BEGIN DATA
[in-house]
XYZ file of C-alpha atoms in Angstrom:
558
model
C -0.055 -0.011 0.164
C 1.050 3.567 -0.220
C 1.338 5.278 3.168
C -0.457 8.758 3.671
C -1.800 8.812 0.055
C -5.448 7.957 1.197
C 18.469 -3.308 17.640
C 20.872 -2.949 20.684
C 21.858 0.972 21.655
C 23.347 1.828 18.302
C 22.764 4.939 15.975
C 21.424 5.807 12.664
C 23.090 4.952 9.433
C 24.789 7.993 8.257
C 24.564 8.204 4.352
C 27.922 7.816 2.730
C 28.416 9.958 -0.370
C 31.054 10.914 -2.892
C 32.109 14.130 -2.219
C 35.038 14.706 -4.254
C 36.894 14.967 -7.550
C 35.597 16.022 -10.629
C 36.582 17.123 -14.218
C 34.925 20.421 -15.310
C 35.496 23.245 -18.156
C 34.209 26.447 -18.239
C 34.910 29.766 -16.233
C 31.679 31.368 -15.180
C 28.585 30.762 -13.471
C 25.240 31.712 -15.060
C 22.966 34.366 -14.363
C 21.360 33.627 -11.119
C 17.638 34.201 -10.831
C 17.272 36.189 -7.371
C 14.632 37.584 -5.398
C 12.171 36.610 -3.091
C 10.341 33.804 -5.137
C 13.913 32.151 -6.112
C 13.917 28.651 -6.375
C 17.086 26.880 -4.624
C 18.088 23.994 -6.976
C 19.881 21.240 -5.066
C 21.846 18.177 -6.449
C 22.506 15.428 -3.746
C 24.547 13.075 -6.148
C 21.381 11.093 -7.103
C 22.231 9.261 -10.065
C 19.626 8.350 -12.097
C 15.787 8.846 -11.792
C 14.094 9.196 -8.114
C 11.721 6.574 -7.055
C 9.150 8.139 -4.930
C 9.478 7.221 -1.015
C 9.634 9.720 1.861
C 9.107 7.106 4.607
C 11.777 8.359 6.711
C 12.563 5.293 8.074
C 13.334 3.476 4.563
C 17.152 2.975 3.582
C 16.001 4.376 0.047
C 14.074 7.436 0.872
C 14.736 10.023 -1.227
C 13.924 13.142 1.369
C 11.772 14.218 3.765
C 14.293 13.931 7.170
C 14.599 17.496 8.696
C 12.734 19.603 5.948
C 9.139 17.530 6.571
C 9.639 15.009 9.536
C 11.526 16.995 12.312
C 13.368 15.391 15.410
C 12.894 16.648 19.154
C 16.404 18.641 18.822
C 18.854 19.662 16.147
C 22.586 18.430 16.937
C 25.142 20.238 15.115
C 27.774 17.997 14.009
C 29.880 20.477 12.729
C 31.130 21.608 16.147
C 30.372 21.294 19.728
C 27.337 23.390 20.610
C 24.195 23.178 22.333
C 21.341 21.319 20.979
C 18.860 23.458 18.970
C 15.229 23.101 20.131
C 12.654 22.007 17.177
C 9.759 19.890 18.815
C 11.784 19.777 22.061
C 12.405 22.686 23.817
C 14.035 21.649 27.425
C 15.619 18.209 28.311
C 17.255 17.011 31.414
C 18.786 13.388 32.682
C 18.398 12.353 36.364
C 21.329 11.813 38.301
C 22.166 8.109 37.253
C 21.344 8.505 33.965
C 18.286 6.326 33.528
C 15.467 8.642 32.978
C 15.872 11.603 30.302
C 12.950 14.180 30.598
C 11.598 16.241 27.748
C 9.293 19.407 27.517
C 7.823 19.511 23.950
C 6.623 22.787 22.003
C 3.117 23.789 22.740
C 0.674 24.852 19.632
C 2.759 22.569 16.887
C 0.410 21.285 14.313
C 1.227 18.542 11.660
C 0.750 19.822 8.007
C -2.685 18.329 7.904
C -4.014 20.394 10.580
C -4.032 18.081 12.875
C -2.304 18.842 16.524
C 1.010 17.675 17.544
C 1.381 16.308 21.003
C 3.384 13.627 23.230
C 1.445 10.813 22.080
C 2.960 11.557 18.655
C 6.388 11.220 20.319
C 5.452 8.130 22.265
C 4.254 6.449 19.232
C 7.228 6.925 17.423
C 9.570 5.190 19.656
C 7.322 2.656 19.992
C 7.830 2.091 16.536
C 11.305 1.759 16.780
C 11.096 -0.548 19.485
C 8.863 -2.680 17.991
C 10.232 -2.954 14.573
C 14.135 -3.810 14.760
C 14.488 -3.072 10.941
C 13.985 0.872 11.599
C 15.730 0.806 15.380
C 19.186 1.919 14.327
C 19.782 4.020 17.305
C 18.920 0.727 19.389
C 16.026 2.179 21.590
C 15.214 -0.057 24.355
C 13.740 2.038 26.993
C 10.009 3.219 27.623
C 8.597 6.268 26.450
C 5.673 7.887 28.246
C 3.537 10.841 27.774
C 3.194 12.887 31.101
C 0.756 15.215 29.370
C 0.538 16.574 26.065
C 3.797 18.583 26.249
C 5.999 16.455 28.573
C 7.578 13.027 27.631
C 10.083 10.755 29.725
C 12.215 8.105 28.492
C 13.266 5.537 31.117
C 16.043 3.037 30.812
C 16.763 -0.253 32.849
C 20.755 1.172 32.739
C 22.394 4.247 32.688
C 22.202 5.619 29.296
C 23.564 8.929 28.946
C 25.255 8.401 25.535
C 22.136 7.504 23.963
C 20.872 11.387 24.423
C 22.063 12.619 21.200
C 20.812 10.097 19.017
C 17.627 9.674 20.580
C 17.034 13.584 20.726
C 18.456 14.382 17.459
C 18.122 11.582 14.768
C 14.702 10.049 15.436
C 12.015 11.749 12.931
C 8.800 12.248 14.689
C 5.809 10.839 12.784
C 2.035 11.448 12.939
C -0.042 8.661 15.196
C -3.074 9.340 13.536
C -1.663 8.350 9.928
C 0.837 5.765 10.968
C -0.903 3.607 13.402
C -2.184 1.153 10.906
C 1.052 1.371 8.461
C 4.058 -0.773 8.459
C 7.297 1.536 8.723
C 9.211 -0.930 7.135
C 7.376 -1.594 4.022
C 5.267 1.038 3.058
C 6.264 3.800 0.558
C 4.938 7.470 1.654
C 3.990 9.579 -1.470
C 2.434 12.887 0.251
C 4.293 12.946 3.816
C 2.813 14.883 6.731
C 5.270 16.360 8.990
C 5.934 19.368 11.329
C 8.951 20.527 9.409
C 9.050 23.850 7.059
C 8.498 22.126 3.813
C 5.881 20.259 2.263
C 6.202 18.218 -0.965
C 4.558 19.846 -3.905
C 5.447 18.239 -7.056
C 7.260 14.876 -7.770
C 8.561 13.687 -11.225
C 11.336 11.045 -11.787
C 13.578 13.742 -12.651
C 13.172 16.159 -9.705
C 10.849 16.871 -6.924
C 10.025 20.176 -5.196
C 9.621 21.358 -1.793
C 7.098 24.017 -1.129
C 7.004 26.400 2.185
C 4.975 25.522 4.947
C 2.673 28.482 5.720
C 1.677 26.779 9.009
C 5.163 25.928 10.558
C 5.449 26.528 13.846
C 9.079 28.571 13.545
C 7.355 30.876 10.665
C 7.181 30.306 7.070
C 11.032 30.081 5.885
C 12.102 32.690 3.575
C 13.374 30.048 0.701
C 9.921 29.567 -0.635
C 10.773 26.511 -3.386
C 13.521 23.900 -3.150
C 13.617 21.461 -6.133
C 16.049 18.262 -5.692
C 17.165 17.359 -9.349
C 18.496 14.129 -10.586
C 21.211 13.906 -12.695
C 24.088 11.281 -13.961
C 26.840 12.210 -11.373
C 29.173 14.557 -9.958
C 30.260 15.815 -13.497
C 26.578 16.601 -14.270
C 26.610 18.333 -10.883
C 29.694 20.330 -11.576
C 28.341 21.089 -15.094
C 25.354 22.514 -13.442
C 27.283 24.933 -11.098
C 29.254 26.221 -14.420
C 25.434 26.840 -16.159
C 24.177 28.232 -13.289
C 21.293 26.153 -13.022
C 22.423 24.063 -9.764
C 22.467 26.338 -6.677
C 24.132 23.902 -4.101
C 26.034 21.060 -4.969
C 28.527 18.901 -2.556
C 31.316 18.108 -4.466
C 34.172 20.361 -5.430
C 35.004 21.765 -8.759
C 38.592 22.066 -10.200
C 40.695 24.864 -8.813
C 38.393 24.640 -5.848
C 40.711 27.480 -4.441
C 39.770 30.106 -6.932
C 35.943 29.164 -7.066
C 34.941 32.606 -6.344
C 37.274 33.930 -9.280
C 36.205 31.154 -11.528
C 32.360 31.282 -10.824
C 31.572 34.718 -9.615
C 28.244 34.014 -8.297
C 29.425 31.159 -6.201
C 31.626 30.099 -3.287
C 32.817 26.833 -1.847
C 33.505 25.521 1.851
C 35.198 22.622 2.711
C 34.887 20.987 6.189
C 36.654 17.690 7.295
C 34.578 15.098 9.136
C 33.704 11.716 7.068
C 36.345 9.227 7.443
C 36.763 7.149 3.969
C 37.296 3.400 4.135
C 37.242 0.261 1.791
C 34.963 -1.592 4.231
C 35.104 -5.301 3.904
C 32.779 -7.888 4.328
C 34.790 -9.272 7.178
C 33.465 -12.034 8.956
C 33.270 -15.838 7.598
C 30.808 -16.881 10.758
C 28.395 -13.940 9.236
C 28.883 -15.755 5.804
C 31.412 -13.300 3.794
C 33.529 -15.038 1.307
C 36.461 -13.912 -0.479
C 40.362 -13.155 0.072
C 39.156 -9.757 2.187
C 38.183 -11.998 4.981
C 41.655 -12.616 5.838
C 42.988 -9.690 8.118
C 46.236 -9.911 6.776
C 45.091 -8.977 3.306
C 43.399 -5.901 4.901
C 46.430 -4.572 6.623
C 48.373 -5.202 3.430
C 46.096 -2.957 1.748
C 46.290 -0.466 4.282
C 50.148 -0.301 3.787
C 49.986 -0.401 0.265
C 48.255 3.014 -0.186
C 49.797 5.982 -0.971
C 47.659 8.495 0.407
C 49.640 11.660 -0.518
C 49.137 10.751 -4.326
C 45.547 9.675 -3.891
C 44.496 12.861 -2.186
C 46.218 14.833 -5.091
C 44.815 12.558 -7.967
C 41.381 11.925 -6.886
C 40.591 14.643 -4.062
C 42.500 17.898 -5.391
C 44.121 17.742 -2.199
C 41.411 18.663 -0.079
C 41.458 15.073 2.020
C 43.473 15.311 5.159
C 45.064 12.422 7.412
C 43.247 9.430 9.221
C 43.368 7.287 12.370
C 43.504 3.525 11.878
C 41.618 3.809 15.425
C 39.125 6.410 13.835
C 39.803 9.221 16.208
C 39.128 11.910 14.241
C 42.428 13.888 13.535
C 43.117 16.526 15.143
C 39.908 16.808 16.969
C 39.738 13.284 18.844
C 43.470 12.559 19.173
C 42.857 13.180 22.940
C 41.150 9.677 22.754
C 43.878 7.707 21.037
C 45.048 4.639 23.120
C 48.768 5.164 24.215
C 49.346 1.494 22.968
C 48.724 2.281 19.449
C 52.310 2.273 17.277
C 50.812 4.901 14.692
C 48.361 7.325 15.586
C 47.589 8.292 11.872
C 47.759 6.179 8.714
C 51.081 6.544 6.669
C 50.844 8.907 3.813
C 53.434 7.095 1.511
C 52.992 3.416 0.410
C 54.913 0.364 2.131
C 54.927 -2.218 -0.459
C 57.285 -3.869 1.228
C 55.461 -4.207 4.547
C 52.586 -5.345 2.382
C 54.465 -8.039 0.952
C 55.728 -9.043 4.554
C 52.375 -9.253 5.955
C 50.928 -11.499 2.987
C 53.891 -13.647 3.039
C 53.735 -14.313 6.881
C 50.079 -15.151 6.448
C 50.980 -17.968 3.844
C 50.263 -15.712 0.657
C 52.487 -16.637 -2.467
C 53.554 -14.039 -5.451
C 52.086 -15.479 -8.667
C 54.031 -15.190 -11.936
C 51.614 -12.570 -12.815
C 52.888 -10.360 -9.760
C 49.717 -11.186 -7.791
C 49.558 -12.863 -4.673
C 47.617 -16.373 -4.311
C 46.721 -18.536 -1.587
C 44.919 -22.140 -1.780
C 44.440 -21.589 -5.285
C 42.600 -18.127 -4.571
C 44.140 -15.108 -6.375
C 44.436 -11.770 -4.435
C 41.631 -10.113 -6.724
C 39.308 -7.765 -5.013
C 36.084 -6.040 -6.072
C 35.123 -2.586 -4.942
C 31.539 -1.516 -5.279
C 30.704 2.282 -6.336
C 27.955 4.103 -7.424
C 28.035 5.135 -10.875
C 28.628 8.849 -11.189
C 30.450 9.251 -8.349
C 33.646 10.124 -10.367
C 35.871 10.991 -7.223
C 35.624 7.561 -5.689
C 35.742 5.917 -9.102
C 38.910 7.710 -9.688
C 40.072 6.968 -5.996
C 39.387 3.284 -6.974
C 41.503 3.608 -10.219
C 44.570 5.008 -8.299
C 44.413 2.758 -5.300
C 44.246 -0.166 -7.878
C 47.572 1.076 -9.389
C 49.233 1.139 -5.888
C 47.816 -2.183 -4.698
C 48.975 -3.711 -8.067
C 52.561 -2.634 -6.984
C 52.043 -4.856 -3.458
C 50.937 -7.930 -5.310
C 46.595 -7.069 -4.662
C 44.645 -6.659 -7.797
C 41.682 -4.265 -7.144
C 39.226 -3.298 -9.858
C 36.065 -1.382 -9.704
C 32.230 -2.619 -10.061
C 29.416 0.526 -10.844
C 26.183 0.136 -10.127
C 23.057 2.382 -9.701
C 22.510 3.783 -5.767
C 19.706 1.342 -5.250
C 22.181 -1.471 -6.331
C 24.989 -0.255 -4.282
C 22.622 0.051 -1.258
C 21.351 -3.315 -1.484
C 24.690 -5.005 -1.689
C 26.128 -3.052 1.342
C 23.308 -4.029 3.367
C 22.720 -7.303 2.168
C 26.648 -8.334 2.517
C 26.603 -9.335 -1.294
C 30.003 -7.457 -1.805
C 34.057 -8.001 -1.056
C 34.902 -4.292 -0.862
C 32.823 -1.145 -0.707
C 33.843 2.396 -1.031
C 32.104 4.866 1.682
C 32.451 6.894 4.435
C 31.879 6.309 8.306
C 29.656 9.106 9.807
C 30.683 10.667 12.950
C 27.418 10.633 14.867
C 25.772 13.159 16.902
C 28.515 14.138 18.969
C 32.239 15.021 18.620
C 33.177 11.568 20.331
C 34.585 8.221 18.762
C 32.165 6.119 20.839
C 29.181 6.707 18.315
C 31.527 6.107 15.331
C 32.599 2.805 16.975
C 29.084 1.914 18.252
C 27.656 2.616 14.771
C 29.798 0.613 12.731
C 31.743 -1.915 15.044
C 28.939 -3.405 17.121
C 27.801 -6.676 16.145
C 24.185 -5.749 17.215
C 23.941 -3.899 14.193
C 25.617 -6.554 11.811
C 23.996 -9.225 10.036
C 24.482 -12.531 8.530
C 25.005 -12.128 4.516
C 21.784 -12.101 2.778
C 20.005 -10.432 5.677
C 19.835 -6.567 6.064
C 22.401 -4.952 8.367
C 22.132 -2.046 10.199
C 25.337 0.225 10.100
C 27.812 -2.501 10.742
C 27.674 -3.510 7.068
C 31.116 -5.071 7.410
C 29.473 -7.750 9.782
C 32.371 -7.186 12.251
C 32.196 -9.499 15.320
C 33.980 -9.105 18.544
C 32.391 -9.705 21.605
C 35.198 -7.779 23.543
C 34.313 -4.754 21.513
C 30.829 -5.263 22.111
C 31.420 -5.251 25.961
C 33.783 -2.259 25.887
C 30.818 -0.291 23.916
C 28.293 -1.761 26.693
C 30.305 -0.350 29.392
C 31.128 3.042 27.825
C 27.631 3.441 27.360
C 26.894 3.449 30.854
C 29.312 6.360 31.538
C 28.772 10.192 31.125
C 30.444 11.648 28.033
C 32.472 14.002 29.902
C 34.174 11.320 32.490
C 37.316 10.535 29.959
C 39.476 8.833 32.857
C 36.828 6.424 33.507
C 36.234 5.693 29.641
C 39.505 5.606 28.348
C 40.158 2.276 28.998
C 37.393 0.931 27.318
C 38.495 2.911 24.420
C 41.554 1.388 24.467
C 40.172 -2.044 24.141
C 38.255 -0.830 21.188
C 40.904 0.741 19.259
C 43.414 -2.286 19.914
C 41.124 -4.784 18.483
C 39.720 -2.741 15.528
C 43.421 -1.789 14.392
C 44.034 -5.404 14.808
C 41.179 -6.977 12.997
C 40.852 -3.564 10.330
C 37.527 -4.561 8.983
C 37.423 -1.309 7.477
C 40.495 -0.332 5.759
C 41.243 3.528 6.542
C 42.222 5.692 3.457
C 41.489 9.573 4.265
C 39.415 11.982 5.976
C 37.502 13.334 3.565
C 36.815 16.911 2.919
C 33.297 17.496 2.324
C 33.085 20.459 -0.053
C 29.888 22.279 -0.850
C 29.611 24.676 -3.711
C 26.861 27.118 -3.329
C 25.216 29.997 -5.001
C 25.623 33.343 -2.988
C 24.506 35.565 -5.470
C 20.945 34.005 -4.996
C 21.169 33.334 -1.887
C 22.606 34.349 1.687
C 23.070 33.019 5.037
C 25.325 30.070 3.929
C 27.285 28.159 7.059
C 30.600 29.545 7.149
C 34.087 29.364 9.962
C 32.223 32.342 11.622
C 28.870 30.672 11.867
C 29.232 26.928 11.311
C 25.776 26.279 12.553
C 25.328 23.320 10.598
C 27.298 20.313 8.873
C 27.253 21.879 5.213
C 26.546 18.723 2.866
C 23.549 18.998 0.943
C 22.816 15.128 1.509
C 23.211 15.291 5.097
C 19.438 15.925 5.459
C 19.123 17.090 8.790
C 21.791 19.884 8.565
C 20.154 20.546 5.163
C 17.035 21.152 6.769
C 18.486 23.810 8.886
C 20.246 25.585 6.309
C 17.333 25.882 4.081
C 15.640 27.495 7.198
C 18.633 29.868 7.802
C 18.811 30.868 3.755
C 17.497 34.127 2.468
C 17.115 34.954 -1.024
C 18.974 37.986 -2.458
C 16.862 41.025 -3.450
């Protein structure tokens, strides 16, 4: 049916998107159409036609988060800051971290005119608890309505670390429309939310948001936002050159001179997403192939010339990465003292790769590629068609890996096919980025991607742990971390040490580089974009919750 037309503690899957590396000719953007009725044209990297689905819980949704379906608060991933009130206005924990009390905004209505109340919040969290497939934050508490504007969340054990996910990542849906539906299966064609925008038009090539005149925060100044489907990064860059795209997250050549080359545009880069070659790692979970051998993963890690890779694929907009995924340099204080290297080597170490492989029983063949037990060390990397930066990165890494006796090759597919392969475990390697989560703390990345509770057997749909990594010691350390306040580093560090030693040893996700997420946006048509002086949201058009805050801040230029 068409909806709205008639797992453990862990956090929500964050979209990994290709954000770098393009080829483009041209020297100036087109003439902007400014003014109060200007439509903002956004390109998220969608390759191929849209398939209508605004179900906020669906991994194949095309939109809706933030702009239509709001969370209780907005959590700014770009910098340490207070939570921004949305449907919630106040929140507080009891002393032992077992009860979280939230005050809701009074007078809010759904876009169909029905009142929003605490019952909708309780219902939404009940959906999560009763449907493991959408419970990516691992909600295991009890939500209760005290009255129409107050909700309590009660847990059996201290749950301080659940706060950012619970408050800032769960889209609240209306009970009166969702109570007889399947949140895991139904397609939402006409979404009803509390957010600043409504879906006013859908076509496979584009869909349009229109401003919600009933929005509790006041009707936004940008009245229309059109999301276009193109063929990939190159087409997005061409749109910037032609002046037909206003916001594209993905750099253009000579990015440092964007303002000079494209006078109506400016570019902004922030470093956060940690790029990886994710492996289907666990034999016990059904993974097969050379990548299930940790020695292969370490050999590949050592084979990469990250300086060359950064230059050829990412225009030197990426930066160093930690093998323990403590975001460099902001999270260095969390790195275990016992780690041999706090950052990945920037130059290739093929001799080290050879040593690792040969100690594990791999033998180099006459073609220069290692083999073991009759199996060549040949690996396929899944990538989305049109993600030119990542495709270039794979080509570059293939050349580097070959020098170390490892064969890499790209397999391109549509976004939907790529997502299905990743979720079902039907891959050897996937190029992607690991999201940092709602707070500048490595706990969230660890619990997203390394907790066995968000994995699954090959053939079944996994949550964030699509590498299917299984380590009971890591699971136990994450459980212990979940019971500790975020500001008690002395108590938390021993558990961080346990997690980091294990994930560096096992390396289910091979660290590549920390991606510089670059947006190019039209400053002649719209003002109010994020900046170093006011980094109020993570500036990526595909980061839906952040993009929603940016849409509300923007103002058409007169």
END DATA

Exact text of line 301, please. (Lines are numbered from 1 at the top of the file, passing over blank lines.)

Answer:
C 43.399 -5.901 4.901